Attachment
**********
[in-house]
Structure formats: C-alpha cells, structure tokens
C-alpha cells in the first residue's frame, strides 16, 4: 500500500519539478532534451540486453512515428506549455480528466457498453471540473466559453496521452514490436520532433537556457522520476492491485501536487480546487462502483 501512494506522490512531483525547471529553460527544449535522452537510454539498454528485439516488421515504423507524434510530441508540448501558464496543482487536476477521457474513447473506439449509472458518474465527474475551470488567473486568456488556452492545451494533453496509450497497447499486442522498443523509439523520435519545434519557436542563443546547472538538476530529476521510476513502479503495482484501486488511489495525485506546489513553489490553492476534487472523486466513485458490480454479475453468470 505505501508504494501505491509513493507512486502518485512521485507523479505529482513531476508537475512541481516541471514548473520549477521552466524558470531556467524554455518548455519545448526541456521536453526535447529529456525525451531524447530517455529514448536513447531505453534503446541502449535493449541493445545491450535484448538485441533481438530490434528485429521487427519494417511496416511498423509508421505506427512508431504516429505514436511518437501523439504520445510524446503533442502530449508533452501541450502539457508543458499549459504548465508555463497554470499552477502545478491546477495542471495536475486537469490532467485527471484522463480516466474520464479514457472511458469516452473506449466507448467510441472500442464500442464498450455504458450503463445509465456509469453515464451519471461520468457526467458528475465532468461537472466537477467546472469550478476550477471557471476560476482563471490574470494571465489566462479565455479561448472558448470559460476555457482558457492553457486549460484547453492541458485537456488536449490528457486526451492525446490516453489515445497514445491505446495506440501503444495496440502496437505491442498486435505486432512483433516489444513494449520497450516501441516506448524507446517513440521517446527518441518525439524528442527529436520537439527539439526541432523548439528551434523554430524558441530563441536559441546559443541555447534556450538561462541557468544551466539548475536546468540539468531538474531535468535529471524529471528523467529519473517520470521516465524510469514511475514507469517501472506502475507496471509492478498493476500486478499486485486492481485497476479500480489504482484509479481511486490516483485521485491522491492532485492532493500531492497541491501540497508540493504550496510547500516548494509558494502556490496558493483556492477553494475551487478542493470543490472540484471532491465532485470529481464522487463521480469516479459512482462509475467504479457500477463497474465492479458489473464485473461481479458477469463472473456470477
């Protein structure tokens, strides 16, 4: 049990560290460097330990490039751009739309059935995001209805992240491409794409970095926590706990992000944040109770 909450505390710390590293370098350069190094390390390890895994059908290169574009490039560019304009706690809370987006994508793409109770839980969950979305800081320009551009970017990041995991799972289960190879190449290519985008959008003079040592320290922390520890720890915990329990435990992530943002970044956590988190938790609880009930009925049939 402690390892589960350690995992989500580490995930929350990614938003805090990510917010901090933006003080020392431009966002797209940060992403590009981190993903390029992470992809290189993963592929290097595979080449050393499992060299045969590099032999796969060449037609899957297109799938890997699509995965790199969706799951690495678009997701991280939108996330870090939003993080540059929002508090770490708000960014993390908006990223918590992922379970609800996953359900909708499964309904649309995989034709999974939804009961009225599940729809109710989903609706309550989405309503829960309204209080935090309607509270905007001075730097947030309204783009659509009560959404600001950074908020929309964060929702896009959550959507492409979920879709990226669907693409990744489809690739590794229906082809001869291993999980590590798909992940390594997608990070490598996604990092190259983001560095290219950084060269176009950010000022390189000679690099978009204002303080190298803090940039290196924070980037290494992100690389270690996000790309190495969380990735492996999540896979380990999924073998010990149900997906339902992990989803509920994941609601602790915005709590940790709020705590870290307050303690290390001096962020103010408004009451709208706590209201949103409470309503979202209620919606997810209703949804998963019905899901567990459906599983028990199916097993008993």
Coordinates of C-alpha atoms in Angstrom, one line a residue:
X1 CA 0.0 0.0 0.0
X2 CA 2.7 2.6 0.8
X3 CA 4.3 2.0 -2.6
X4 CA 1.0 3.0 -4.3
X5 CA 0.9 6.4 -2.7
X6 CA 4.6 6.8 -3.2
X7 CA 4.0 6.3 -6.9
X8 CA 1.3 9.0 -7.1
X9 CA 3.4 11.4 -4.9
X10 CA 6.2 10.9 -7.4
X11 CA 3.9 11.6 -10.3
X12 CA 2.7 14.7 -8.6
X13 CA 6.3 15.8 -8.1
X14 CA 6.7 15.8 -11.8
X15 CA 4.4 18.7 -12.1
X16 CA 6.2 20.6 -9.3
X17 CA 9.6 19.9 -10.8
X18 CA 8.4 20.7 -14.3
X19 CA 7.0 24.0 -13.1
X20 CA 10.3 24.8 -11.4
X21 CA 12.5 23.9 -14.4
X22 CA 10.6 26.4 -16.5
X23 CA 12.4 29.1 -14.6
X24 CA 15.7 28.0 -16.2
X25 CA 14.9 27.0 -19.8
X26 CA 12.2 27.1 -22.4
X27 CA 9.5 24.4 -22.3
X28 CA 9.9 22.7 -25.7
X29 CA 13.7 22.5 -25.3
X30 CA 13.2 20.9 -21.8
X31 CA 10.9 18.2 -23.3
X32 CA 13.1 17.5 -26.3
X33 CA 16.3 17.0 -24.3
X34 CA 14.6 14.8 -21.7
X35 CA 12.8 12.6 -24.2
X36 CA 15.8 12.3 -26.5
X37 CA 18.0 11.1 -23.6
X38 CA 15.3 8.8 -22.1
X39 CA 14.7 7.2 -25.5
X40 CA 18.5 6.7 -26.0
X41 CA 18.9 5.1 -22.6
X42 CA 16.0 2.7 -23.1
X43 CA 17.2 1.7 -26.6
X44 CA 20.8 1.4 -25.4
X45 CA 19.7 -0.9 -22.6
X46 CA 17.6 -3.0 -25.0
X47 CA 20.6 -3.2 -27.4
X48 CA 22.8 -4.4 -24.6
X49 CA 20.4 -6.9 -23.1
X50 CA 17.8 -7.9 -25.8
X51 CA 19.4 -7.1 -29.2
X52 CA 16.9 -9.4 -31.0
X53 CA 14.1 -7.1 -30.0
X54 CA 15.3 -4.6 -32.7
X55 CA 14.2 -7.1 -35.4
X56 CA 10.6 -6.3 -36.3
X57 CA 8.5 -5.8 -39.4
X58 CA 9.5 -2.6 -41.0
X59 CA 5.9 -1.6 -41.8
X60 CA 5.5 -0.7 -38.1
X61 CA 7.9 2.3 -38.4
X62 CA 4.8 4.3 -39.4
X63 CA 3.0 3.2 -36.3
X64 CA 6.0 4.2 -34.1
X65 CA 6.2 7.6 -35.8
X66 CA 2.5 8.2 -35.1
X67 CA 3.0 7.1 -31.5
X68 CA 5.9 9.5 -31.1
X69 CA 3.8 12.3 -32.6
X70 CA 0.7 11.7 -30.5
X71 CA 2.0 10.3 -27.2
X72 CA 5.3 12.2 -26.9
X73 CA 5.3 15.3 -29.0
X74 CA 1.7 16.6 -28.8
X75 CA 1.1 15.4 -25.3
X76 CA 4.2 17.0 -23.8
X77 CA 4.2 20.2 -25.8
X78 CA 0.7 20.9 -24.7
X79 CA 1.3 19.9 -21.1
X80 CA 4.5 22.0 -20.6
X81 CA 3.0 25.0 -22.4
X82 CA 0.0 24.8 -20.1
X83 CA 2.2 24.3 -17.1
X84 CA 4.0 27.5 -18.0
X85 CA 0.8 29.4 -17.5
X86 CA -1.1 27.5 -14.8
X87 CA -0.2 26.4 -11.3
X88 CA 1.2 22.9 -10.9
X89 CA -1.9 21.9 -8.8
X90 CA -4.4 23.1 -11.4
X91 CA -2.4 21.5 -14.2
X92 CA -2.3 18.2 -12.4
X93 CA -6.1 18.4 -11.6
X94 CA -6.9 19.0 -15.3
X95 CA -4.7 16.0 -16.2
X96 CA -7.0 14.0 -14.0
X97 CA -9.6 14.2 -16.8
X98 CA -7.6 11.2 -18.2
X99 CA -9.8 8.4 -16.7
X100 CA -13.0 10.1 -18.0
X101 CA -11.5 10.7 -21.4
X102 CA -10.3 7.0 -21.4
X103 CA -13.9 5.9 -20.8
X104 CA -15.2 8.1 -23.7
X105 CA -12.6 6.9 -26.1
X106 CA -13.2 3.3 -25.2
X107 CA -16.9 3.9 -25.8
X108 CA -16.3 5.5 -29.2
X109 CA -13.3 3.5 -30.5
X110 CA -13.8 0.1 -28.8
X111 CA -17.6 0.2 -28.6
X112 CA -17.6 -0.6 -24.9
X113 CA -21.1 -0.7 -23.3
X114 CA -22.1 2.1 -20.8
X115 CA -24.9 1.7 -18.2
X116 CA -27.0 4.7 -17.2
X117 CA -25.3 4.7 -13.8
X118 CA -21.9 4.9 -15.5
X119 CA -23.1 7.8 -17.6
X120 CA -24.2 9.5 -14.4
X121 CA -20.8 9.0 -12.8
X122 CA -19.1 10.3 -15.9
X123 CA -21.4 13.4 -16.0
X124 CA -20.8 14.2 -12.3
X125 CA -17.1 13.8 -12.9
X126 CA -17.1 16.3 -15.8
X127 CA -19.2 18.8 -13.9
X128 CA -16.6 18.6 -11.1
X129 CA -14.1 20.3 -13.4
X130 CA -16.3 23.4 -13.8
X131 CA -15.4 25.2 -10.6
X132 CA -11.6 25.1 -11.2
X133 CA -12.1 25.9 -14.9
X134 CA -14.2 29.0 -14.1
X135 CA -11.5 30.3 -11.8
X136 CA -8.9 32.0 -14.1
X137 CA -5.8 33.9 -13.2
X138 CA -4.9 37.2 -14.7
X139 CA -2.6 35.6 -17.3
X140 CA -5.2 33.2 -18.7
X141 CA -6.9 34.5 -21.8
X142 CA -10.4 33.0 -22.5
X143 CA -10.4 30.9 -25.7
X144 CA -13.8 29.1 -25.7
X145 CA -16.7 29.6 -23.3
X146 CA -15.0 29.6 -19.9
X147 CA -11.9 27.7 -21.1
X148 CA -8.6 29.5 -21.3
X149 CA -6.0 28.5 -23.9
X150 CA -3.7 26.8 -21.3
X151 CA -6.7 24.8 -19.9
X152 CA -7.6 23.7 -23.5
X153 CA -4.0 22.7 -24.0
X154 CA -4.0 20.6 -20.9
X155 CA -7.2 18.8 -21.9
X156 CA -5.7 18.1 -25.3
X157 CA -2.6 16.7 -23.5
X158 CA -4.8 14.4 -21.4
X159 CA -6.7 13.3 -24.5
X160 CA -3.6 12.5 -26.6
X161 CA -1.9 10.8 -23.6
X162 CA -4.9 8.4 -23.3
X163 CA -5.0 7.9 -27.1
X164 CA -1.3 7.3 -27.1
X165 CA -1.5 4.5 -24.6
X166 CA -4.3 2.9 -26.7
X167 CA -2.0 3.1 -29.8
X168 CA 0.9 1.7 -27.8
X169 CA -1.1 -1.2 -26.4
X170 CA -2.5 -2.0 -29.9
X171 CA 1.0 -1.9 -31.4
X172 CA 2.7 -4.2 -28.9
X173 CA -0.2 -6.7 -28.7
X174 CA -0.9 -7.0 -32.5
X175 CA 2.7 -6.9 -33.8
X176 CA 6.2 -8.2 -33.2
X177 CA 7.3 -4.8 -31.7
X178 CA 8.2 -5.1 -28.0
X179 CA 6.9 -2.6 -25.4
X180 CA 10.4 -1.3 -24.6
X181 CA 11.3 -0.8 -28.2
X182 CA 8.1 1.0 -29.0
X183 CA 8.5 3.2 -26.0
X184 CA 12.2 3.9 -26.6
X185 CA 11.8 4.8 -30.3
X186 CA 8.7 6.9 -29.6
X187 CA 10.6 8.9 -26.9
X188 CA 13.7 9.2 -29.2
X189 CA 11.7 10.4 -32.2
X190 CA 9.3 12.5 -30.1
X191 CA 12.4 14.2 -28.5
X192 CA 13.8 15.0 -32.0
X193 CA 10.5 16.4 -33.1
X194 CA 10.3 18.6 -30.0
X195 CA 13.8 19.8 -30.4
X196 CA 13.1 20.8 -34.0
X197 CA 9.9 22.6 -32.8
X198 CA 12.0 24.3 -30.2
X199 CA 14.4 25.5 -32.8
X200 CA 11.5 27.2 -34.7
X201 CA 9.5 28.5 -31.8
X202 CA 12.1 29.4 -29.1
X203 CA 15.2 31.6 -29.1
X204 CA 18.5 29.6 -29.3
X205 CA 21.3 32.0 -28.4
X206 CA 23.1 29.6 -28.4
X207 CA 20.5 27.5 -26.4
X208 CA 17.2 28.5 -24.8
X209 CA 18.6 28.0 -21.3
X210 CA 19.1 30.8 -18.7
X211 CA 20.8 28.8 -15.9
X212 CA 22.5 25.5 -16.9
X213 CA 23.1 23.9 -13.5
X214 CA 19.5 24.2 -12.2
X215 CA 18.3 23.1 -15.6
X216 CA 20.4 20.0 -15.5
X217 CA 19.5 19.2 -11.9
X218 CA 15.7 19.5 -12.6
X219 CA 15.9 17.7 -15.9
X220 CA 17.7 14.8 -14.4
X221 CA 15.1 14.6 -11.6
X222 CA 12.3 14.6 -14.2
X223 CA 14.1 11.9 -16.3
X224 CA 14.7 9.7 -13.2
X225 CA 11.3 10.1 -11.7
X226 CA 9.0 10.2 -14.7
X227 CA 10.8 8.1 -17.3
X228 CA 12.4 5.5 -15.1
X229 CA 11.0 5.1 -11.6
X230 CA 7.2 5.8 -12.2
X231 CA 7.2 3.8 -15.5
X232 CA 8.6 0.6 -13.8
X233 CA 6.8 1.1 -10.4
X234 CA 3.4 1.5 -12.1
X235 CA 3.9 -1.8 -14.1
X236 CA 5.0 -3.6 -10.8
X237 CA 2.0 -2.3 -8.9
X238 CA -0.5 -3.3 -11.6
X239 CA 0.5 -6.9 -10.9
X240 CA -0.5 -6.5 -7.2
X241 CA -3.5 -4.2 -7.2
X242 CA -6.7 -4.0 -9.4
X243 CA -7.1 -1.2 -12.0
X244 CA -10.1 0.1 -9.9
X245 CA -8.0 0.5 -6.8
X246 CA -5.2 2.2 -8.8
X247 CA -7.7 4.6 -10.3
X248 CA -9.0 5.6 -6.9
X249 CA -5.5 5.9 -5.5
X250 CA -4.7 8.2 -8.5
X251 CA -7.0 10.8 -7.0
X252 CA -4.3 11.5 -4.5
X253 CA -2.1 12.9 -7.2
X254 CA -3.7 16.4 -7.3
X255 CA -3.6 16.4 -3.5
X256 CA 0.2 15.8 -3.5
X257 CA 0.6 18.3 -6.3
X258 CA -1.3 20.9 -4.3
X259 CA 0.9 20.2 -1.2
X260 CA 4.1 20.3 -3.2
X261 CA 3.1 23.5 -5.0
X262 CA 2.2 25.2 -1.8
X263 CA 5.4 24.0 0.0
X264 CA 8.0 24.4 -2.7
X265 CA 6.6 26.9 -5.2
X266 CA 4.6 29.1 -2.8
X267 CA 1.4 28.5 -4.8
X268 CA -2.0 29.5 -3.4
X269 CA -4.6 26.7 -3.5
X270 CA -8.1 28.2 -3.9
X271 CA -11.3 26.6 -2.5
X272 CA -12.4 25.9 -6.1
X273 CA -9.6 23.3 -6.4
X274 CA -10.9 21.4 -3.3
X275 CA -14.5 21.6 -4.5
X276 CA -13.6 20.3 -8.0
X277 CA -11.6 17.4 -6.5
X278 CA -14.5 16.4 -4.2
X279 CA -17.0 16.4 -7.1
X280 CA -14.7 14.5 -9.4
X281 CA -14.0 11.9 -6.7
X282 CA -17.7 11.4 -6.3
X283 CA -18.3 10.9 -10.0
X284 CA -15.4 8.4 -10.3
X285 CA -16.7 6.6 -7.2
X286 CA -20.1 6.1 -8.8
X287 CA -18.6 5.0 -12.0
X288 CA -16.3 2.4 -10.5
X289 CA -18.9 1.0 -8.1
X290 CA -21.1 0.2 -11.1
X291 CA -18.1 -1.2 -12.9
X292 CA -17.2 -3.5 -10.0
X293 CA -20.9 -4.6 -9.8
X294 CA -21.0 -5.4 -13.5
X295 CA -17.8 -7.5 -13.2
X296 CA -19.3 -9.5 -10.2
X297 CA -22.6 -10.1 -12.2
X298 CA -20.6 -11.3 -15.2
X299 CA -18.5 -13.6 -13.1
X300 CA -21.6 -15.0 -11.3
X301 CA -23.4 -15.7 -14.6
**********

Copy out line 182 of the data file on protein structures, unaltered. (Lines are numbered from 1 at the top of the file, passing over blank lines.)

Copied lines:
X177 CA 7.3 -4.8 -31.7